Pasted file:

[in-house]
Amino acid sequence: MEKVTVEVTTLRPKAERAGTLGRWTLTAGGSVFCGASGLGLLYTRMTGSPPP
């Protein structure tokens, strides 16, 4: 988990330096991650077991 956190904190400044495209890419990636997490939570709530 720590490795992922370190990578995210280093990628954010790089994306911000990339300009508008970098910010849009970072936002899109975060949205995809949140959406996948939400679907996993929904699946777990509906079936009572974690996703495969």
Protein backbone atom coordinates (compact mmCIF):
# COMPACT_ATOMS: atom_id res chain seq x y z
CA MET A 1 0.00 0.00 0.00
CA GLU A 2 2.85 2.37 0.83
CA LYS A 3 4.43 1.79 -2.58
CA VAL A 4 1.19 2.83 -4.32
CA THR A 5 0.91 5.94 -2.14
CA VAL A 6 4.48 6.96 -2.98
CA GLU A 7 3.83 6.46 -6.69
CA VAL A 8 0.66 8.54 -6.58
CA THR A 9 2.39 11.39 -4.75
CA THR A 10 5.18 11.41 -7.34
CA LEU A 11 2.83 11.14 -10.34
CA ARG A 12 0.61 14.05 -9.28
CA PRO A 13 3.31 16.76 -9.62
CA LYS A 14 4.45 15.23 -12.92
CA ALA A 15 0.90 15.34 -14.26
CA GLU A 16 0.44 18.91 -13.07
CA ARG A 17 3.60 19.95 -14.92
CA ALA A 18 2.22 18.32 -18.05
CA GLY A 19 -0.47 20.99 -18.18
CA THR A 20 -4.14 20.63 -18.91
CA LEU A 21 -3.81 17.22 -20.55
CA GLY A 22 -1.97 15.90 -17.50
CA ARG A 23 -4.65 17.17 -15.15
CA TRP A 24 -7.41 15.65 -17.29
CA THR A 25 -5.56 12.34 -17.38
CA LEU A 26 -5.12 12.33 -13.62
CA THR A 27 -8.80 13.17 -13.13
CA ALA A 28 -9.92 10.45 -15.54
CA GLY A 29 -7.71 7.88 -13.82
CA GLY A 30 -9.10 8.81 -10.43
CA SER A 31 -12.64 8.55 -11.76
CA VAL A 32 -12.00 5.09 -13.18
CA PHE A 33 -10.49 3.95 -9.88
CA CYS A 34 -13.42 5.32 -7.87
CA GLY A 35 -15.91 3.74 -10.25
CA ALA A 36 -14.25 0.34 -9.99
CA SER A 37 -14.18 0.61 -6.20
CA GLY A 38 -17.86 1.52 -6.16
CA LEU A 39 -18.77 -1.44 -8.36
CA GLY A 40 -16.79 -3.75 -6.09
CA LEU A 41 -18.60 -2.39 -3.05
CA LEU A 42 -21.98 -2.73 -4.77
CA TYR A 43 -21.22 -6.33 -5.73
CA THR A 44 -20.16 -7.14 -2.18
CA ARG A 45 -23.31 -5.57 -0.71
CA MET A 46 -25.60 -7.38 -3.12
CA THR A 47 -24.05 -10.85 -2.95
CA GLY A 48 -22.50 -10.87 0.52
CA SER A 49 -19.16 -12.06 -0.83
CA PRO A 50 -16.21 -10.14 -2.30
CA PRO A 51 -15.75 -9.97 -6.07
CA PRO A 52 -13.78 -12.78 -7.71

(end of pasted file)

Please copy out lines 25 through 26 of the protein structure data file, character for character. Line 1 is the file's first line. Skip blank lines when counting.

CA THR A 20 -4.14 20.63 -18.91
CA LEU A 21 -3.81 17.22 -20.55